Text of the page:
Over onto disc two, and the third untitled track. To start with his ‘wall’ is built around a slight more open mix of layered crumbling & juddering noise which has a descend & fairly rapid feel to it; as the track progresses the sonic picture seems to get more & more crowded as similar toned crumbling 'n' juddering textures build up & press in on you. After a time the building-up of more textures stop, but the track remains full & fixed in it’s feel. To me the track rather brought to mind the bizarre image of greyed clouds descend from the sky, and falling around your head & body in crusty & engulfing manner.
So last up we have untitled track four, and this is built around a very meaty & roasting thick bass judder ‘n’ drill, which has crisp & crunching jitters tightly wrapped around it. The tracks structure is fairly firm/ fixed, though as the track goes on more intense juddering vibe is brought to the fore- yet the whole ‘wall’ never shifts to far from it’s structural foundations. This ‘wall’ has got such an brutal ‘n’ crushing feel to it, yet it’s damn entrancing too. The tracks a great end to this great release.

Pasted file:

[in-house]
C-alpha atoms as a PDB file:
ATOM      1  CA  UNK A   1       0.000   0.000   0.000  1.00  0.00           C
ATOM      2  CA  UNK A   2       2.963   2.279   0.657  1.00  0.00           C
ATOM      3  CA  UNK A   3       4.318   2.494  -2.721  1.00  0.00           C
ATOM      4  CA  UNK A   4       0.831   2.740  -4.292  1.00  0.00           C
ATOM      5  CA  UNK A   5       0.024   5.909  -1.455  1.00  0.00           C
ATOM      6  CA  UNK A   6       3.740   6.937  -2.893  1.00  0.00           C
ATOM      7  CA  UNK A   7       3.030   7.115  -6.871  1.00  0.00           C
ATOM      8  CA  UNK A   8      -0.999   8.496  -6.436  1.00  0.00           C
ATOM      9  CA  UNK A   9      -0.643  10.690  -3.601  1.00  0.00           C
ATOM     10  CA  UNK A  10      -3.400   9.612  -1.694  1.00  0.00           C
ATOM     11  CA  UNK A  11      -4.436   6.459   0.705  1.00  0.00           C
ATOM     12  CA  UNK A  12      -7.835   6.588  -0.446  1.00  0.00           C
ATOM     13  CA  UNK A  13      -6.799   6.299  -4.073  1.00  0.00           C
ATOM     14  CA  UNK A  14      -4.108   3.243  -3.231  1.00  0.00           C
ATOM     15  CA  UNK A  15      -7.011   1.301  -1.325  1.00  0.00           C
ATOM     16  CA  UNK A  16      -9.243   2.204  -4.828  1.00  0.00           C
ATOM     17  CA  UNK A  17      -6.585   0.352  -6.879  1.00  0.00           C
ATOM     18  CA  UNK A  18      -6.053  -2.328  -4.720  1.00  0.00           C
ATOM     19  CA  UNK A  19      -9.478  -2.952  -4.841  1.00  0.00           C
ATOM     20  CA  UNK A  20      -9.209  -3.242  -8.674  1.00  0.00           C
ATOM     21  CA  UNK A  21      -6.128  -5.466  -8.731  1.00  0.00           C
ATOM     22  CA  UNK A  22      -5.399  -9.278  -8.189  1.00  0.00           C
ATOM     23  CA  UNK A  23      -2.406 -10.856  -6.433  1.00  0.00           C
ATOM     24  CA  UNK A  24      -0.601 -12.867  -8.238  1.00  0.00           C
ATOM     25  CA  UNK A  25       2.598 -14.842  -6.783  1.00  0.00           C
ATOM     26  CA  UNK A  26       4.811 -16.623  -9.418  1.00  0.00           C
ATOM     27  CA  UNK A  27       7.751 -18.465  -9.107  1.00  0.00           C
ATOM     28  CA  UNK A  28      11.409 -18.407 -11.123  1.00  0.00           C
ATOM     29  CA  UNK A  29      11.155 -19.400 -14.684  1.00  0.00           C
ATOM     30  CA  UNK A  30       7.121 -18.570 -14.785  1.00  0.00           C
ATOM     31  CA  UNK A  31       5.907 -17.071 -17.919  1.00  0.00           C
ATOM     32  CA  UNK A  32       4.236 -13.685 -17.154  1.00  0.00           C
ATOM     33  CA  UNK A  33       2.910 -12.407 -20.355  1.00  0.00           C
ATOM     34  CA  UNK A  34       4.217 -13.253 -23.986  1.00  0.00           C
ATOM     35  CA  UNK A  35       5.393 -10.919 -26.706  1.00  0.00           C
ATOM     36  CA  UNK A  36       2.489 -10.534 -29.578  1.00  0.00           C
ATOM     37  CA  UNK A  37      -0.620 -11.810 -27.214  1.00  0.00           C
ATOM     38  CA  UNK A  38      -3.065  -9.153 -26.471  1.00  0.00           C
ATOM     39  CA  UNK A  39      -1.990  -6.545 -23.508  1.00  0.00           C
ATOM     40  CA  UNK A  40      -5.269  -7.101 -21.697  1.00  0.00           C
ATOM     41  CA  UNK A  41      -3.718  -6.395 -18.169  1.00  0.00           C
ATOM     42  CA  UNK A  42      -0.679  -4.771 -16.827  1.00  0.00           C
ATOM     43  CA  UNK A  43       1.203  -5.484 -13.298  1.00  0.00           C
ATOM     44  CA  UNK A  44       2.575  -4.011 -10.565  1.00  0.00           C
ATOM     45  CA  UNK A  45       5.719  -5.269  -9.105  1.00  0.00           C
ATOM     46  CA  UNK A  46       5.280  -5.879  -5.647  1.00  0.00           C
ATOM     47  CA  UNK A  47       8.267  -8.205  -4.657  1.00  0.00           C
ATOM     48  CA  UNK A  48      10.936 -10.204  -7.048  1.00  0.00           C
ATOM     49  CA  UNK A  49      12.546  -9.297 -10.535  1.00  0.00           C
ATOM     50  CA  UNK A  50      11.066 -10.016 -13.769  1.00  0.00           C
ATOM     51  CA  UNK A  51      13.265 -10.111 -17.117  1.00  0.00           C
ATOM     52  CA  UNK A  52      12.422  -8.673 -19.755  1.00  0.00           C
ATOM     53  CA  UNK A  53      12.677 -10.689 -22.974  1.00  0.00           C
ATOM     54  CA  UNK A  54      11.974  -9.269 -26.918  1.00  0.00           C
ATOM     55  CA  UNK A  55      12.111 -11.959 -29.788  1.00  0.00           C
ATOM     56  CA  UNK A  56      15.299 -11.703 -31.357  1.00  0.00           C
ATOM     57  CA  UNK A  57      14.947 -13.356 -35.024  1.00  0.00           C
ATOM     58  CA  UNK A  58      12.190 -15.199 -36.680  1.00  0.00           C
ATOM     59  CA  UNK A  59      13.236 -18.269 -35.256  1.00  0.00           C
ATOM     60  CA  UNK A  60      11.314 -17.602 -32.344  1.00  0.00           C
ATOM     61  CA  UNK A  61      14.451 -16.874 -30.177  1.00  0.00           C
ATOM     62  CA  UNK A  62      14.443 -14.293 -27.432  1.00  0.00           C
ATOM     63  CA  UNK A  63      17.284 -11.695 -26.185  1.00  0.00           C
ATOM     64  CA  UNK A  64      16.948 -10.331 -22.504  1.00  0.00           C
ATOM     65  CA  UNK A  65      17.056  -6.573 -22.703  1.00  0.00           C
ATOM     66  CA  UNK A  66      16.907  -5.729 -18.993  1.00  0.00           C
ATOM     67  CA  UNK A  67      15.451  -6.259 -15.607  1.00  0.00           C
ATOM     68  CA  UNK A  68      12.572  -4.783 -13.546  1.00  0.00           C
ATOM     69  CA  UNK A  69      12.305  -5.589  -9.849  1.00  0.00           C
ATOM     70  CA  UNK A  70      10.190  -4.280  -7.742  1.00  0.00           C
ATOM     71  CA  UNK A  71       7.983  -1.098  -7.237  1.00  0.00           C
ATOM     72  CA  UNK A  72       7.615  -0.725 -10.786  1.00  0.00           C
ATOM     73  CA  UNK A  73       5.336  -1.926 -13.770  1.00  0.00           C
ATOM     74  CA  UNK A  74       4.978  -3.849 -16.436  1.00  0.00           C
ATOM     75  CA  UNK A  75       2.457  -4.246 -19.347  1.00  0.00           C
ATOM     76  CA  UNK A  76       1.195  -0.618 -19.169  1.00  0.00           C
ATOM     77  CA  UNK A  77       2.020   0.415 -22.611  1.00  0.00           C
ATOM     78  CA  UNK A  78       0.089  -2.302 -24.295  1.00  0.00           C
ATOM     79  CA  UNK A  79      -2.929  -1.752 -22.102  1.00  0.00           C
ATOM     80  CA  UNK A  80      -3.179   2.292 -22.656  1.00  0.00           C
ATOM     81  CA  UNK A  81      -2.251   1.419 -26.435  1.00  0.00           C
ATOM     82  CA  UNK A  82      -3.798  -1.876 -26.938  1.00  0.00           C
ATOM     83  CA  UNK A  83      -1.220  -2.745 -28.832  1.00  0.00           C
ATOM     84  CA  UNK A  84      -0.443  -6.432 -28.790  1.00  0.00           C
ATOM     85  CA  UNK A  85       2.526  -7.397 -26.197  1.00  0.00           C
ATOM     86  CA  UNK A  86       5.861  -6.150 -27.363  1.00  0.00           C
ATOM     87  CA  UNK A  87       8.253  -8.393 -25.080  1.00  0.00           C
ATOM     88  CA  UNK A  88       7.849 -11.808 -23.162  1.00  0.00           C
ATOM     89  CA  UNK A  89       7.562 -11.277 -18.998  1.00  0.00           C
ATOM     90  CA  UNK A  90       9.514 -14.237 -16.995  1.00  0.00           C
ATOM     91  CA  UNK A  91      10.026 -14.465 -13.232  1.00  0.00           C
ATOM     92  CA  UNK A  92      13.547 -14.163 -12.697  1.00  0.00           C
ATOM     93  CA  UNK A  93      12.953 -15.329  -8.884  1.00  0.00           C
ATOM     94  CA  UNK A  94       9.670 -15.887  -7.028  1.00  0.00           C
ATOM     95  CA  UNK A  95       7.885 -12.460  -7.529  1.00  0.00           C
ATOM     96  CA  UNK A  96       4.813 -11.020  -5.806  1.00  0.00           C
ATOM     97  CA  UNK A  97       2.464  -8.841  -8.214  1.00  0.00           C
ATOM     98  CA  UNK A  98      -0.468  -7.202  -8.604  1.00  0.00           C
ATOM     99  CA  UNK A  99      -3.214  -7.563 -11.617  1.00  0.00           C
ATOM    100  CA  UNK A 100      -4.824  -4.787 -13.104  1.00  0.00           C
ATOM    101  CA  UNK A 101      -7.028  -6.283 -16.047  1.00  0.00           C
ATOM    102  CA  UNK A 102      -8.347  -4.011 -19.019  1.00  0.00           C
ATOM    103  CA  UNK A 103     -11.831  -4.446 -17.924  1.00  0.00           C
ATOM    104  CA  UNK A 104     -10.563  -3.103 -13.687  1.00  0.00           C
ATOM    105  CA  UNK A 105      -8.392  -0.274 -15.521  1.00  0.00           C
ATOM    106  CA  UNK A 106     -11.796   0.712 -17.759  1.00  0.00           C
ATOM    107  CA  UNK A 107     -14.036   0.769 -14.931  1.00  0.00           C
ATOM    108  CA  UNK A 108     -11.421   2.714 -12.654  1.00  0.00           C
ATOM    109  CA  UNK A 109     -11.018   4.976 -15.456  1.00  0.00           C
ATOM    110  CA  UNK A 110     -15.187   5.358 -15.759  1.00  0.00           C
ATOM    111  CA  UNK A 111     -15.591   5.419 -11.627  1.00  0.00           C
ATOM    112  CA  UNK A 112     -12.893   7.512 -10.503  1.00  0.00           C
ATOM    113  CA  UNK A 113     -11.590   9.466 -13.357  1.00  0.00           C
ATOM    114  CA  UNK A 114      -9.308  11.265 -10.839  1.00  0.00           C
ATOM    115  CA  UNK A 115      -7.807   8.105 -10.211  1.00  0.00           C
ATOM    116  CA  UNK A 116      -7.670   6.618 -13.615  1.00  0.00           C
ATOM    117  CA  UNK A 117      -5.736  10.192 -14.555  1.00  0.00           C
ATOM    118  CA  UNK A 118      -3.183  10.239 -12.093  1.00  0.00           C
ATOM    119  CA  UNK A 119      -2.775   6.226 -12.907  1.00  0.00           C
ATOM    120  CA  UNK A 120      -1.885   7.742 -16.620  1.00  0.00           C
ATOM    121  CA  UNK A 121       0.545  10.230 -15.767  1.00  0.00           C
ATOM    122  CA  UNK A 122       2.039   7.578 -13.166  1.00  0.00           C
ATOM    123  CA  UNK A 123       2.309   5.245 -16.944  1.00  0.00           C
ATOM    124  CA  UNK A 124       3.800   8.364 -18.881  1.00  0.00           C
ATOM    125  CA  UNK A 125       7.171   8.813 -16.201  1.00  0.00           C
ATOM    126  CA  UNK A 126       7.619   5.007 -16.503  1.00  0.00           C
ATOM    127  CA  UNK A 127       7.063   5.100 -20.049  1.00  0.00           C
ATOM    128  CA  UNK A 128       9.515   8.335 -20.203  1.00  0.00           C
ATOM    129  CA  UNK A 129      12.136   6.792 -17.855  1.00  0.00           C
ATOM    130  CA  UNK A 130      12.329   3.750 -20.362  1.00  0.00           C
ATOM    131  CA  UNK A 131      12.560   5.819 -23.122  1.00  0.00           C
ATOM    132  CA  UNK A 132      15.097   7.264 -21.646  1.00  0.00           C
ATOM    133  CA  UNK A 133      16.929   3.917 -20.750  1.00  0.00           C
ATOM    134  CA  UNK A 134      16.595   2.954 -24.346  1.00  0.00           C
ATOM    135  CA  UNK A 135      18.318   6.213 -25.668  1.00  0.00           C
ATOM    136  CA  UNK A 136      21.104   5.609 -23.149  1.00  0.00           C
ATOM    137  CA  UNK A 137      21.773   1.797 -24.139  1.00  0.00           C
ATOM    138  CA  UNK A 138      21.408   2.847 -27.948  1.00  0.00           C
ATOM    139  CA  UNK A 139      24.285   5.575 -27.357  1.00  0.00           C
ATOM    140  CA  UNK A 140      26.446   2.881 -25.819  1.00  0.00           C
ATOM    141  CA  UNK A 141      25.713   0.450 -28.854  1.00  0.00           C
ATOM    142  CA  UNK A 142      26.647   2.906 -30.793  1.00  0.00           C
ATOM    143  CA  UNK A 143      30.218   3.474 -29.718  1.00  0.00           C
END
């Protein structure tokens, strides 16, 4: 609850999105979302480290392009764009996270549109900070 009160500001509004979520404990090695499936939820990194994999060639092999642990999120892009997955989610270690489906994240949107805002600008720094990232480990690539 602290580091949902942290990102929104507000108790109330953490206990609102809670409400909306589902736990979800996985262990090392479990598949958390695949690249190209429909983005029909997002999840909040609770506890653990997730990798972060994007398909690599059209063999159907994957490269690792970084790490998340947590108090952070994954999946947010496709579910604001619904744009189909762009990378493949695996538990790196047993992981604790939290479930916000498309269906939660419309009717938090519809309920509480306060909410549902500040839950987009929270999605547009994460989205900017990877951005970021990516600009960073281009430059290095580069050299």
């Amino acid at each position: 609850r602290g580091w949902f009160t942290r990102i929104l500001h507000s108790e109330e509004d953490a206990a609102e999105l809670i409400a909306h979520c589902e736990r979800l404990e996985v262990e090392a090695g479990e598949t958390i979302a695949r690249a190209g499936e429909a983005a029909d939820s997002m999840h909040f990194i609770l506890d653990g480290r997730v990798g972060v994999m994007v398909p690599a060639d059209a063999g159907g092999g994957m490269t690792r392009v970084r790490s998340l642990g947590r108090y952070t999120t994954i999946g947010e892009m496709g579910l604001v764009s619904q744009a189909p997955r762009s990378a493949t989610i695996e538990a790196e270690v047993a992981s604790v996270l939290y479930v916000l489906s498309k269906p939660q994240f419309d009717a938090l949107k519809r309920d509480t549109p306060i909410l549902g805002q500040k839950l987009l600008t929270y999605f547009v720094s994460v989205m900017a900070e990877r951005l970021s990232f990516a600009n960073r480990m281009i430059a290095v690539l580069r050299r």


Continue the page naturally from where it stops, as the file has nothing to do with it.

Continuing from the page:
I’ll have to admit I was a bit disappointed when I heard Boar(Nowacki’s main project) was moving away from pure HNW, to a more PE/ harsh noise/ HNW/ moody experimental noise mix. So it’s great he’s keeping I watched You Die as a pure HNW project. Simply “Morbid Beginnings”offers up four masterful & brutal slices of walled noise, that clearly show that Nowacki is still able to create intense, creative yet entrancing walled noise. This release came in a edition of 12 copies, so you might get lucky & still snag a copy, as this really is a must have item for any self respecting ‘wall-head’.